Creating a Print-Ready Artwork File

This guide is intended to assist with best practices when setting up and exporting your artwork file so it is print-ready for Cornerstone print production.

Before uploading artwork to Cornerstone for printing, your provided file should be print-ready.

For Cornerstone purposes, print-ready artwork includes the following criteria:

  • A high quality PDF file (at least 300 dpi).
  • Includes sufficient Bleed past the trim line of any background or graphic element in your design that flows off the page.
  • Includes Crop Marks (or trim marks) showing where to trim.
  • The dimensions measured inside the crop marks match the size of what is being ordered. 
  • Includes only 1 printed / trimmed piece per page. (Do not put multiple trimmed pieces on one page.)

Artwork that is not print-ready will potentially require a Cornerstone in-house graphic designer to modify the file so it is ready for printing. This service is provided at an hourly rate of $90 per hour.

By supplying a print-ready artwork file, you will avoid any possible misunderstandings about final trim size, quantity and artwork cropping. Also, you will avoid any production delays and any extra artist fees associated with re-setup of your file. In some cases, a provided print-ready file will print better than one that needs modifications. This is because the in-house graphic designer modifying the artwork will not have access to the original design pieces and the original artwork file. 



Adobe Creative Cloud applications are the industry standard for professional graphic design and printing. Therefore, Cornerstone provides InDesign and Illustrator blank template files to assist you with quick file setup for many of our products. If you have InDesign or Illustrator, using our provided blank template can ensure your file is setup correctly. When available, these files are located under the Template Files tab on each product’s page or you can find all our blank template files here.

When using Cornerstone blank templates: 

  • Be sure to select the template size that matches the final size of the piece you wish to receive.
  • Export your file with specific settings for Cornerstone production (see step 5).

Other software considerations

When considering using any software application to prepare your artwork for print, the following is a list of options and settings that should be available in your application so you can create a print-ready file.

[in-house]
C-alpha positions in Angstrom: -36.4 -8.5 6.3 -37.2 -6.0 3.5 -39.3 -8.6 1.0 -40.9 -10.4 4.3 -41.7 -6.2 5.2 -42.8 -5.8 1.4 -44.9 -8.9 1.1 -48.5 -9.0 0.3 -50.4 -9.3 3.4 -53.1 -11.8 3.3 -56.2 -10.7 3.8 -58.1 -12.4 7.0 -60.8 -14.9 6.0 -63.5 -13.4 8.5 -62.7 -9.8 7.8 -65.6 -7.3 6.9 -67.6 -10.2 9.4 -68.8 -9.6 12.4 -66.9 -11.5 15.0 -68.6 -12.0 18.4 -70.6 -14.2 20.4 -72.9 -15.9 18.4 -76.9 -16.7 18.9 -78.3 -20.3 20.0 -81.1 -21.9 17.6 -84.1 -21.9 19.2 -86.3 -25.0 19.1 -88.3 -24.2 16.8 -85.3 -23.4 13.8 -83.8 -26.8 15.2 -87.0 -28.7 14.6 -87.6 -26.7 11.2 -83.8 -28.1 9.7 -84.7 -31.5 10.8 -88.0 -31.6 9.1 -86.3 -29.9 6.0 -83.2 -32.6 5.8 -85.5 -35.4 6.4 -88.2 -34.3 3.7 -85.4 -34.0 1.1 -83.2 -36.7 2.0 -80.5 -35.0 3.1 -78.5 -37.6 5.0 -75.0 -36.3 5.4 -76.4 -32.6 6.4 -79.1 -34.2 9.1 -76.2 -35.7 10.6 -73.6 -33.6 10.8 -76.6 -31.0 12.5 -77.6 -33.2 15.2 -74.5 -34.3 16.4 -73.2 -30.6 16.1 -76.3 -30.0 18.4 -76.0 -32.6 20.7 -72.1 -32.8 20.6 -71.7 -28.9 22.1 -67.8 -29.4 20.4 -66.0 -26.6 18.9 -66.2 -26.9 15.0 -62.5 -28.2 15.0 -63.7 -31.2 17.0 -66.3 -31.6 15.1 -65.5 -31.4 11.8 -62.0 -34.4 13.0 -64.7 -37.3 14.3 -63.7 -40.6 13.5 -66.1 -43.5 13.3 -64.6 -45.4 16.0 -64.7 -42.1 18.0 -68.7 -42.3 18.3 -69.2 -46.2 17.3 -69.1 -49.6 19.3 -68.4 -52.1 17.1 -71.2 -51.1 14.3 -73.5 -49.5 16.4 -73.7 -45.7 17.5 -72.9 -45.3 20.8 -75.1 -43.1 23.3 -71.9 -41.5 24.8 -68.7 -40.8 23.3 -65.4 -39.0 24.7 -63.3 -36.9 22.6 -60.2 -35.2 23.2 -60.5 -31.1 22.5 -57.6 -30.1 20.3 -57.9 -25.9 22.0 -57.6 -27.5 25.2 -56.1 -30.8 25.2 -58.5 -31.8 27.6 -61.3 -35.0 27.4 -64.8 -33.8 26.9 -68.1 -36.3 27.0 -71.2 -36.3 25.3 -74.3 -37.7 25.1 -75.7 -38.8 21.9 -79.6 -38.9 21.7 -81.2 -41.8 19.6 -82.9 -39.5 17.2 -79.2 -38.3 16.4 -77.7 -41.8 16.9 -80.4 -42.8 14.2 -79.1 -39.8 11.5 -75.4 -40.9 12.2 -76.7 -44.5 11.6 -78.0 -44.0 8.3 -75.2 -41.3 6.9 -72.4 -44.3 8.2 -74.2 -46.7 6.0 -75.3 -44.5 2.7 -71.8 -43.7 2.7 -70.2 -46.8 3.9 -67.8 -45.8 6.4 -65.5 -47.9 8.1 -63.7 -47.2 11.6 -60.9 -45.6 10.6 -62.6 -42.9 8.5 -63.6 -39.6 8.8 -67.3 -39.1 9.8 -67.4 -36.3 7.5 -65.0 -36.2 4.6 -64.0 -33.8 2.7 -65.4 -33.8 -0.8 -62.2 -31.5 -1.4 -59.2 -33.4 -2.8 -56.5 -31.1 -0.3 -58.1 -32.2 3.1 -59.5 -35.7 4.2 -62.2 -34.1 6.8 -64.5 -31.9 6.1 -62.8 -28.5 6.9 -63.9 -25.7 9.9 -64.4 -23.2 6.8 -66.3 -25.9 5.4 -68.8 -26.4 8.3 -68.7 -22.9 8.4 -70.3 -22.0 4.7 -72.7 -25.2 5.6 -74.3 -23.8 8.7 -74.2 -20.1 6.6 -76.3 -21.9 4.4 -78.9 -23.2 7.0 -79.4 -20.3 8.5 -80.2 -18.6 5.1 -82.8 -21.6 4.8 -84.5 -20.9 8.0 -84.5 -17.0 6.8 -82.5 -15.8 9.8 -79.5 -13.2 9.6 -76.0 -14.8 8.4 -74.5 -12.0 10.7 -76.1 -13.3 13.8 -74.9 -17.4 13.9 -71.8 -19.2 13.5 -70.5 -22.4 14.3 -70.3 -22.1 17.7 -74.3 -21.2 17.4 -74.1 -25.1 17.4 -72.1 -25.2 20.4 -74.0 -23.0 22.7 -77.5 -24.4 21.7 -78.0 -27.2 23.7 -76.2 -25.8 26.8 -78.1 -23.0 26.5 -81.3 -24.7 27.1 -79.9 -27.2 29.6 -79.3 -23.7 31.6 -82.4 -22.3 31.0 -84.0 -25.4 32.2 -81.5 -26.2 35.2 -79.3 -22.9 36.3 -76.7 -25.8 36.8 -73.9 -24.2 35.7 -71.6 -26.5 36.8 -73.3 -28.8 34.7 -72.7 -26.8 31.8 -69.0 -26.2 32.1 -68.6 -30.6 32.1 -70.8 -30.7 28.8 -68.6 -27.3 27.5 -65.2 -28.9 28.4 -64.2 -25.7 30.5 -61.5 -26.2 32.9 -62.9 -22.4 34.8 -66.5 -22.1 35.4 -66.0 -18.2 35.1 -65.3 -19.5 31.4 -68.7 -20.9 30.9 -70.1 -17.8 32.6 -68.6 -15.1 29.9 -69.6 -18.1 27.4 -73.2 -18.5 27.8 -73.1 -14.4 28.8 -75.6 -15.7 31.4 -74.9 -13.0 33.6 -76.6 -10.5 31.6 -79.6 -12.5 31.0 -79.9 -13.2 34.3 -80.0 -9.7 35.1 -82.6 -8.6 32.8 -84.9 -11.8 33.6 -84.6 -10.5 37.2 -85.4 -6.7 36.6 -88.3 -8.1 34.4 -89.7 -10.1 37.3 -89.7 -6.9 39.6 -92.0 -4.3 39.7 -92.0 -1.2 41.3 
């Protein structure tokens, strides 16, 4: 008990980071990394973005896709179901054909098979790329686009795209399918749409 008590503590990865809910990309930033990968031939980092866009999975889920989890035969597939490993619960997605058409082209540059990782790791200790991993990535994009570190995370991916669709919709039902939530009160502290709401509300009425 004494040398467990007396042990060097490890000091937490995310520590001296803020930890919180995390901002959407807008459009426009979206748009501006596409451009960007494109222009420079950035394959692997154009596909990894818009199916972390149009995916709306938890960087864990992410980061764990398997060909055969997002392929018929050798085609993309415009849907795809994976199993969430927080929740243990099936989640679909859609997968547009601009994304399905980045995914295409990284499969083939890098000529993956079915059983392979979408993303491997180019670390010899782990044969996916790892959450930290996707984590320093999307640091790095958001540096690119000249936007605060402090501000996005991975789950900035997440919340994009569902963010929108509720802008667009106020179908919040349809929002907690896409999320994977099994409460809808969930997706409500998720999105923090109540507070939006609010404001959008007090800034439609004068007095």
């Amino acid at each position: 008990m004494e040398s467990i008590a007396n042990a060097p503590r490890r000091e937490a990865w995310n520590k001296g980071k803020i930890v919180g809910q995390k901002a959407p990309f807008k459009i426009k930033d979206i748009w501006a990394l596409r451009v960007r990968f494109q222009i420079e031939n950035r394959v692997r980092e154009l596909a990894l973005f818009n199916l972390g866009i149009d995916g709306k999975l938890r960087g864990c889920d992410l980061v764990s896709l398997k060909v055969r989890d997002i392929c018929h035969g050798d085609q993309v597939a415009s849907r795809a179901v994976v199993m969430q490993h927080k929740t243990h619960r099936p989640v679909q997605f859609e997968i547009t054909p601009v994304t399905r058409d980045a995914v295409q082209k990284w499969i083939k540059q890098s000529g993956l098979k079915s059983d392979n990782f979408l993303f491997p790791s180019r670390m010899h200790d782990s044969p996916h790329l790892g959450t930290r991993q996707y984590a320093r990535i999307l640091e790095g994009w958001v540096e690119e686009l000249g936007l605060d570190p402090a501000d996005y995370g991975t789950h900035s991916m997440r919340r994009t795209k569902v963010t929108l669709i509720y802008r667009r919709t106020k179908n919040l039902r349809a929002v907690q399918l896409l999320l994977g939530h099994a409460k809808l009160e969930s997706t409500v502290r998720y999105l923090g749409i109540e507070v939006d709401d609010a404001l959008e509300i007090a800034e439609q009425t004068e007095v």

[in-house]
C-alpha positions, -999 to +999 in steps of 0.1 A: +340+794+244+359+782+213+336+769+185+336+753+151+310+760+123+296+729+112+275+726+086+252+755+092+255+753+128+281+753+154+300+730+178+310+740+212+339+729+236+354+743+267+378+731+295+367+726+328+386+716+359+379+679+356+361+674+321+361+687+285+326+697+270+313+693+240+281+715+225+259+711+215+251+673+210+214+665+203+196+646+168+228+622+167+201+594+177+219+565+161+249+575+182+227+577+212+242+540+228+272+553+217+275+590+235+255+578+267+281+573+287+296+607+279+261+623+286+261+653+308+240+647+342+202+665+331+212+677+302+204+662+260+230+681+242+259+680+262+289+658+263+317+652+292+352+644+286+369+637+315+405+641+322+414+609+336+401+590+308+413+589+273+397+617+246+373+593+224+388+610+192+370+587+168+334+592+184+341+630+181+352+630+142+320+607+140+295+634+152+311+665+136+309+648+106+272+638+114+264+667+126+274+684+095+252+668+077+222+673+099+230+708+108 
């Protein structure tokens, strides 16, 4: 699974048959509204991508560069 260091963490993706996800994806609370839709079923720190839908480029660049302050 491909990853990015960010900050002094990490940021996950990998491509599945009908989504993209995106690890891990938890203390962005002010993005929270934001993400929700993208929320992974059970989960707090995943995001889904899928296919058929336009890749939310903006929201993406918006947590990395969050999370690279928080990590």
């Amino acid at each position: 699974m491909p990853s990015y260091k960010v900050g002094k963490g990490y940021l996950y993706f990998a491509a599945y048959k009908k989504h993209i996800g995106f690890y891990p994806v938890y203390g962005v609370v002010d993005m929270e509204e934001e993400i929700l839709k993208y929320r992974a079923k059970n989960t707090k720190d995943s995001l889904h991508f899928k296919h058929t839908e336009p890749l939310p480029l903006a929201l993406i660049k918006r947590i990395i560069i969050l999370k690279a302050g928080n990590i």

• Configure a custom page size
  • Configure bleed size
  • Export your artwork to a PDF
  • Show trim marks and bleed on the final, exported PDF file.

Also, when working with photographic / raster artwork, you should be able to control the dpi resolution (dots per inch) of your final file. More about these topics are explained in detail below.

When using Canva, please refer to this tutorial to learn how to configure page size, bleed size, trim marks and export to PDF.  





Setting the Document Page Size
In your software program, create a new document with a page size to be the exact same size as the finished, printed piece you expect to receive.

If the page size that doesn't match the final print size, your artwork will most likely be set up to an incorrect aspect ratio. As a result, some of your designed elements may fall off the page when the piece is trimmed down. Also, this can result in incorrect, lower DPI resolution and your artwork will not print as sharp.


Print Size Needed: 5 x 7 inches
Artwork Setup Page Size: 5 x 7 inches

Print Size Needed: 8 ½ x 11 inches
​Artwork Setup Page Size: 5 x 7 inches

5x7 artwork provided5x7 print
5x7 artwork provided8 ½ x 11 print

Notice image is cropped off at the top and bottom of the final print.

Setting the Bleed Area (1/8-inch or 0.125")
When setting up your document page size, most design applications will allow you to configure the bleed area in the same dialog box. Set this to at least 0.125 inch around all sides of your document. When configured, this will show as a small amount of extra area beyond the document page size edge.

In most cases, your artwork will be printed on a larger sheet and then trimmed down to size. Bleed is required in your design to achieve a clean, professional cut with no unimaged paper edges showing after your piece is trimmed to the final size.

When you are creating your design, pay close attention to where background images/colors end on your page. Be sure to extend any background image or background color past the edge of the document page boundry and into the bleed area.